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Joe Nicholson-US PRESSWIRE

Yesterday, I got a link from Grant Brisbee on Twitter. I guess it was originally uncovered at xkcd but Brisbee's the one who brought it to my attention. This is the link. It's a link to the Wikipedia Talk page for Star Trek into Darkness. Before yesterday I didn't know what a Wikipedia Talk page was, and I didn't know that such things existed, but they do exist, and this particular one very much so. It took me a few minutes to understand what was going on, and then my brain poured out the holes in my head.

Thousands of words. Thousands upon thousands of words. Tens of thousands of words. Tens of thousands of words about whether or not the "i" in "into" ought to be capitalized. They never even really got to a conclusion. From near the top of the page:

The previous contributors to this discussion have reached a compromise for the time being, and several wish to leave the conversation be for now.

One's instinctive response is, unfailingly, "holy shit." As in, holy shit, how could people possibly...holy shit, just. It would be enough if there were an argument. But there's not just an argument -- there's a massive, passionate argument, about a single letter's capitalization (or lack thereof) in a movie title. If one side got its way, there would be no difference. If the other side got its way, there would be no difference. There's no meaningful difference to be gained. All of this is quite something and quite nothing, and one might shake one's head, sorrowful over what's perceived to be considerable amounts of wasted energy and time.

I couldn't believe any of this, but then something occurred to me. They are us. Or, we are them. There's no difference between us. They are, presumably, fans of Star Trek, and they had a debate about something that has to do with Star Trek. Or maybe they're grammarians. Either way, they debated something vaguely pertinent to their interests. Clearly, they cared about the matter, or else the debate wouldn't have gone on as it did. It looks ridiculous from the outside, hence the page's being featured within xkcd, but arguments often look ridiculous from the outside. The people involved figure other people won't or don't understand.

We're fans of a baseball team. We've spent time this offseason thinking about the trade of Trayvon Robinson for Robert Andino. We've analyzed Michael Morse vs. Casper Wells, and we argue over whether or not Justin Smoak should begin the year in triple-A, since he still has that option. This is something we're involved in, so it's something we care about, but how might that involvement look to someone else? Especially someone else who isn't a sports fan. I'm given to believe that such people do exist, although they're easy to forget about.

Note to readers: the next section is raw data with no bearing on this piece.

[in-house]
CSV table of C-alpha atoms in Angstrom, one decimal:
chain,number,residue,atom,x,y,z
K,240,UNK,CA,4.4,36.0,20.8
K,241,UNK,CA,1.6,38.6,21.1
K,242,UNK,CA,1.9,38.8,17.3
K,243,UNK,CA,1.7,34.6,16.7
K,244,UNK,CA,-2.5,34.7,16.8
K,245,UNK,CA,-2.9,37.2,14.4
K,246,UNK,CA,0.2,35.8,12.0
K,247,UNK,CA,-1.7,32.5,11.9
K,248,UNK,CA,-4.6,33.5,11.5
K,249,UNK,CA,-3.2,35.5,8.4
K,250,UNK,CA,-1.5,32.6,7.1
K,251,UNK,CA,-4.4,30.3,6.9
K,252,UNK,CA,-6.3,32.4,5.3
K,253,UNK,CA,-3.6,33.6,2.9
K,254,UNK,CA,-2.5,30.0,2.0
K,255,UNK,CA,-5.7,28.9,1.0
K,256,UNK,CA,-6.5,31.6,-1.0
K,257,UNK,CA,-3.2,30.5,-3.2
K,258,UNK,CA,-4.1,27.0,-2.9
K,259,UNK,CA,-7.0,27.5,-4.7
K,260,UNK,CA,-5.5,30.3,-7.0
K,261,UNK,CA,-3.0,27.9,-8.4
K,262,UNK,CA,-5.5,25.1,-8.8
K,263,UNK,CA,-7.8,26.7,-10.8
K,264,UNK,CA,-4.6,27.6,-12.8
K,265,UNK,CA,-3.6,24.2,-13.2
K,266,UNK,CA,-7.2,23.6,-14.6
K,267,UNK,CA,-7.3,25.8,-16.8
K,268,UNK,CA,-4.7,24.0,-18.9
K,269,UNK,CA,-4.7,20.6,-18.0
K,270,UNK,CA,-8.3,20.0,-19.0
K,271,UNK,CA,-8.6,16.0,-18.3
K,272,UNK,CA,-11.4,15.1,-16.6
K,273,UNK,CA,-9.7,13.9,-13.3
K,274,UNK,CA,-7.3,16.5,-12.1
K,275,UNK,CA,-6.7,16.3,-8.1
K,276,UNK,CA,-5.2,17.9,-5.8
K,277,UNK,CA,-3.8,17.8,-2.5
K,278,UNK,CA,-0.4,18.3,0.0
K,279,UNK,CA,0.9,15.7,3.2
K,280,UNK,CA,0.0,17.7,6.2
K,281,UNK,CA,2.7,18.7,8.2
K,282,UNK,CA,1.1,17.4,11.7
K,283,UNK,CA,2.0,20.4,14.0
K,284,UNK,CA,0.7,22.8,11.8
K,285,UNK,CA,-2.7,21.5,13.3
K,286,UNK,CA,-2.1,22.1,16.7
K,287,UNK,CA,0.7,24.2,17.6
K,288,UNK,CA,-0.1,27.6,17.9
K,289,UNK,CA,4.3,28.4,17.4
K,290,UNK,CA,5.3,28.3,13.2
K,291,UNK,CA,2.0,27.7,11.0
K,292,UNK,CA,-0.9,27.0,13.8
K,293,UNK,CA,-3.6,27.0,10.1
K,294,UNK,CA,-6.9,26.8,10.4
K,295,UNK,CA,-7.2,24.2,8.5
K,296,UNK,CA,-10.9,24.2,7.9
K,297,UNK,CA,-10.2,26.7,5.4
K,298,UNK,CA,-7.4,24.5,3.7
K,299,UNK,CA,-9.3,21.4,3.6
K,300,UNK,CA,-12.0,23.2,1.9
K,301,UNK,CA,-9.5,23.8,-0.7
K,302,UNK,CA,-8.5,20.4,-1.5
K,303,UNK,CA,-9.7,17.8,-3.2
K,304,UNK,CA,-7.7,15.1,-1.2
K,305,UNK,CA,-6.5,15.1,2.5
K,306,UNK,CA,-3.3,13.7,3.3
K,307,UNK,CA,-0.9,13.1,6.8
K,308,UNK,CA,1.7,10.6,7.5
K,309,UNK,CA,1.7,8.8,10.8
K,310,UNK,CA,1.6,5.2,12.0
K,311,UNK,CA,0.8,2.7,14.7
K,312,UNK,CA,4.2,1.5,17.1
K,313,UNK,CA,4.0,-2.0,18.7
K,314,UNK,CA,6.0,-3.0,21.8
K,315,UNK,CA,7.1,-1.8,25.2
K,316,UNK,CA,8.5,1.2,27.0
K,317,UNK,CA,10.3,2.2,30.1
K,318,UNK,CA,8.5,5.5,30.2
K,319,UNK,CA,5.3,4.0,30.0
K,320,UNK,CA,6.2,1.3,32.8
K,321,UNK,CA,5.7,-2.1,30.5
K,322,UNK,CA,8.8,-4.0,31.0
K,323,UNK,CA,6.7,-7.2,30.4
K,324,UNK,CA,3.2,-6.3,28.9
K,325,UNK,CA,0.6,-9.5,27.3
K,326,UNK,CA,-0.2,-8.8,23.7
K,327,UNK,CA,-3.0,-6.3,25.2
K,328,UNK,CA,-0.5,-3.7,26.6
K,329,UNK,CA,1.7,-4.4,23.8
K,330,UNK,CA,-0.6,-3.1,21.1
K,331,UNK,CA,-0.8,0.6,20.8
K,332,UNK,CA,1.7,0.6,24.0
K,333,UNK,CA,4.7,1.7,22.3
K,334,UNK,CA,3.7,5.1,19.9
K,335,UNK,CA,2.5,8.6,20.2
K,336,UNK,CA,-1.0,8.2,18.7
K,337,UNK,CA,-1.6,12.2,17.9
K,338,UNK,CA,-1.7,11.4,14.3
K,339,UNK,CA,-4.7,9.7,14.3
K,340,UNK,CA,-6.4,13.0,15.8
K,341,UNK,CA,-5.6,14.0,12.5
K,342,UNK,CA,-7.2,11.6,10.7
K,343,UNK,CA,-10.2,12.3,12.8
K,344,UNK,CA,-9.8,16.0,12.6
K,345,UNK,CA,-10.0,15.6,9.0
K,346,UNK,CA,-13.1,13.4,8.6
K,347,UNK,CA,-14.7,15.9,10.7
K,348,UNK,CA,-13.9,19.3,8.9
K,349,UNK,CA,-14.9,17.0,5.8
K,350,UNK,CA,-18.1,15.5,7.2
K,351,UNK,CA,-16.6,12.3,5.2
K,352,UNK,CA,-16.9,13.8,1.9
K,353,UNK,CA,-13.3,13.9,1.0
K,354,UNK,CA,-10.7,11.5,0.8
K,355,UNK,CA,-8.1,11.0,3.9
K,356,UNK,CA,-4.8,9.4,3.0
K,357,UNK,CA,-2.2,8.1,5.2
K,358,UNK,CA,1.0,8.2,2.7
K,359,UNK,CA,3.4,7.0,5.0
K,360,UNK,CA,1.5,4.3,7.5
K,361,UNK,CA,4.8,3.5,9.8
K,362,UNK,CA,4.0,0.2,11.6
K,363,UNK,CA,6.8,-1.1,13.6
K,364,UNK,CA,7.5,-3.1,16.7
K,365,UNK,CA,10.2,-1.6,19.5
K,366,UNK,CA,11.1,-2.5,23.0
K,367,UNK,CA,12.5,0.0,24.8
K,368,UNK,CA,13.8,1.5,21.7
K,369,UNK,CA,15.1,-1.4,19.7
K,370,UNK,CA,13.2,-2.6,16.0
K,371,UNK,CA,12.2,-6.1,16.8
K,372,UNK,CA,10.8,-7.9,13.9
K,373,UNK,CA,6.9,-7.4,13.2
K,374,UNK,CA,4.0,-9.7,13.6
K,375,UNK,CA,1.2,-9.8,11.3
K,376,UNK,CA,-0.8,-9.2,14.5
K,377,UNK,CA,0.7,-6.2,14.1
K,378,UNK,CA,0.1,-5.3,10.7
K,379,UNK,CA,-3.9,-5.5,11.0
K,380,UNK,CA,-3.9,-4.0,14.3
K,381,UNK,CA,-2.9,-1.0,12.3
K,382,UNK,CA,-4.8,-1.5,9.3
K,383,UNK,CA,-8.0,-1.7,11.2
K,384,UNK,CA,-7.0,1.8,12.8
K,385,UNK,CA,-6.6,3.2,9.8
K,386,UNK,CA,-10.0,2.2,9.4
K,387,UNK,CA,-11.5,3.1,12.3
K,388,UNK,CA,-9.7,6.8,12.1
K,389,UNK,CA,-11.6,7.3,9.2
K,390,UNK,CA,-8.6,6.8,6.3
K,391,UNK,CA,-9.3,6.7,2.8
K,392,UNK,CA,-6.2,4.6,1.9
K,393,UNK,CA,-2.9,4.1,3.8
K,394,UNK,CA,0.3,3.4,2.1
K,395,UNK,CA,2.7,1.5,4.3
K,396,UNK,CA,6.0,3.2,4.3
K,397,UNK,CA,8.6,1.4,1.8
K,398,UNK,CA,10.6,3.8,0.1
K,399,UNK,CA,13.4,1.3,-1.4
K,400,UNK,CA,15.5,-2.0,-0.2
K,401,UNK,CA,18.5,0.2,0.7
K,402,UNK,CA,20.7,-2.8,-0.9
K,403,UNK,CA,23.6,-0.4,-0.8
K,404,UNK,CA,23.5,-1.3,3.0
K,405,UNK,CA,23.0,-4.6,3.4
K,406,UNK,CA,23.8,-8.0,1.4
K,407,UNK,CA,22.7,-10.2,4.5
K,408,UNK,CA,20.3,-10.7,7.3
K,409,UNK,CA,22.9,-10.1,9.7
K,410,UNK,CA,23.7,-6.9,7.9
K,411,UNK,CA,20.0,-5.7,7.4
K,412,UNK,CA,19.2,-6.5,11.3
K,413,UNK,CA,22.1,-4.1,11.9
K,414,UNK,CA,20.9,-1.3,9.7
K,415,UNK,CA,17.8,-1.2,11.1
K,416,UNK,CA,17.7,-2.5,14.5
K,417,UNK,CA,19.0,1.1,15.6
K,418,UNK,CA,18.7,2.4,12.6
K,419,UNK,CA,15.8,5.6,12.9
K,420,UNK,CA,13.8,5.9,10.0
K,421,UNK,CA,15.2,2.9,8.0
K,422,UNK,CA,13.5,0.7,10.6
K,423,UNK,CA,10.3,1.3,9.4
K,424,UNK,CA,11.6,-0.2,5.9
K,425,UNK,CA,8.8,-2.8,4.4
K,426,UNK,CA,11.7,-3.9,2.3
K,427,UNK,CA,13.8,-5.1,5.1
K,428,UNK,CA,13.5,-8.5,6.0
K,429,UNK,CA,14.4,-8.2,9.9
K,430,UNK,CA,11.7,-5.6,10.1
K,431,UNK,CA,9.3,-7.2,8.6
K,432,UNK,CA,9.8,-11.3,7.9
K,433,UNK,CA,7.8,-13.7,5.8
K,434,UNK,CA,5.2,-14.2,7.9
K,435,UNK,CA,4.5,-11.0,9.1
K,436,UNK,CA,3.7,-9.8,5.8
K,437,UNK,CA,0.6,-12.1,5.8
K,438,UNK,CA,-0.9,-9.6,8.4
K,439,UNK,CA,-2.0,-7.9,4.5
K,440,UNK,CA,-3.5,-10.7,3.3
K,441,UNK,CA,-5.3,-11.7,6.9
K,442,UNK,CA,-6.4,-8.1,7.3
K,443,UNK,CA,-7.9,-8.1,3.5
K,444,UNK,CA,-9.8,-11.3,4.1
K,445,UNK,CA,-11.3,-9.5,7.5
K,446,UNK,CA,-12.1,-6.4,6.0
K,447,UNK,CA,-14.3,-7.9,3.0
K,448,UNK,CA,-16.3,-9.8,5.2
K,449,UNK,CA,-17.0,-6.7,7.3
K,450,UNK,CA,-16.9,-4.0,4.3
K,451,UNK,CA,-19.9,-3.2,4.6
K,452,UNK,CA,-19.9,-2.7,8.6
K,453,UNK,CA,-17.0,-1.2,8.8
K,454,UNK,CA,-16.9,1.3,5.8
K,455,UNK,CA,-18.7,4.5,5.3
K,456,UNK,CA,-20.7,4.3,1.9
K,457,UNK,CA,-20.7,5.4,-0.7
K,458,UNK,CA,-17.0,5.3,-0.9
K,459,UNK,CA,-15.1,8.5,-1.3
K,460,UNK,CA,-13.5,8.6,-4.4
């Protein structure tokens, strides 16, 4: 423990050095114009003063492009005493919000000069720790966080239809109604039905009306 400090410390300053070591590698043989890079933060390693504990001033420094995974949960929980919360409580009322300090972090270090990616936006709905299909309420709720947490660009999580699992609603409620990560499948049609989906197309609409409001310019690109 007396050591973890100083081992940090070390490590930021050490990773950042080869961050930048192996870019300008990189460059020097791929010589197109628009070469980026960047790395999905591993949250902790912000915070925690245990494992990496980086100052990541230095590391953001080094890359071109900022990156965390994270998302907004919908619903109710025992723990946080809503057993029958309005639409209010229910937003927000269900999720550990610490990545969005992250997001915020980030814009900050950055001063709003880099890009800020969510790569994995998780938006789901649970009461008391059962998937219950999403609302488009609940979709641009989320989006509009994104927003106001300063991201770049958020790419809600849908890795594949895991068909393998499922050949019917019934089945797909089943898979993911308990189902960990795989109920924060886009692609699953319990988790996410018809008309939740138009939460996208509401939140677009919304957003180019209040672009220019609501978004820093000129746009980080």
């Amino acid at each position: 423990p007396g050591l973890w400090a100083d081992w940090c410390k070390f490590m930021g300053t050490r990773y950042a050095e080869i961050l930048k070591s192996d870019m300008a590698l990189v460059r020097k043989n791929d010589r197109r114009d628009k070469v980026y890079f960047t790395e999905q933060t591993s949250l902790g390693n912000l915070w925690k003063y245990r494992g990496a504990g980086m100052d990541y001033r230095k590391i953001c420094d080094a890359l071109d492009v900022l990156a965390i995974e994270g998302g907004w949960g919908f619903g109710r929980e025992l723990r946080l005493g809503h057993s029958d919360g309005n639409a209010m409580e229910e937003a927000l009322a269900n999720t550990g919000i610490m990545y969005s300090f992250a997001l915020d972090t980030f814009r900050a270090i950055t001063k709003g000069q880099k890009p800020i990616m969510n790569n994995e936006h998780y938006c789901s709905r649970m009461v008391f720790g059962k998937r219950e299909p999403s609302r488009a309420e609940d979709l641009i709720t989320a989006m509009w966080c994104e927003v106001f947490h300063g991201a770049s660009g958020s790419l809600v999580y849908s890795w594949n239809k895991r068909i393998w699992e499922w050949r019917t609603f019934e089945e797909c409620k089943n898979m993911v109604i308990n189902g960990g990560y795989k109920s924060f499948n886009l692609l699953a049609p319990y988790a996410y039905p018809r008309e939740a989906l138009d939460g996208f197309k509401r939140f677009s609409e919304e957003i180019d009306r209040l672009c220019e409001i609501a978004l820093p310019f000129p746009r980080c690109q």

It's absurd to think about an argument over a capital letter, since it's just a god damned letter, but this is something some people care about that ultimately doesn't matter. Ultimately, sports don't really matter, at least any more than Star Trek matters, and Robert Andino most definitely doesn't matter. Not to the way people live their lives, not in the long run. It's all a pastime, and while there's a sense of community that comes from talking about sports, I imagine there's also a sense of community that comes from talking about whether or not a letter in a title ought to be capitalized. Those people were interacting over a common interest. We're all more like them than unlike them.

If they're odd, we're odd. If we're normal, they're normal. For the sake of another comparison, what's the difference between debating a capital letter and debating a team logo or uniform? The "i" won't change anything about the entertainment value of the movie. A logo won't meaningfully change anything about the entertainment value of a sports team. How is Uni-Watch a thing? People like to share and debate. Their chosen interests determine the things they will share and debate about.

There's another, related lesson here. I remember I met somebody who was really into birding. The first thing I thought was "what a weird interest that is." Later that night I went home and read about volcanoes for a couple hours. There's no such thing as a weird interest. All interests are weird, so no interests are weird. Other people's interests are just different from yours, a lot of the time. Don't judge people by what they're interested in. You might not have a whole lot in common, but an interest is an interest and better to have passion about something than passion about nothing. You know what's really interesting? Other people's unfamiliar interests. Don't judge. Do whatever the opposite of judging is. You'll be better off.

And don't take sports too seriously. I forgot that part when I published. Don't do it. Just enjoy yourself however you can.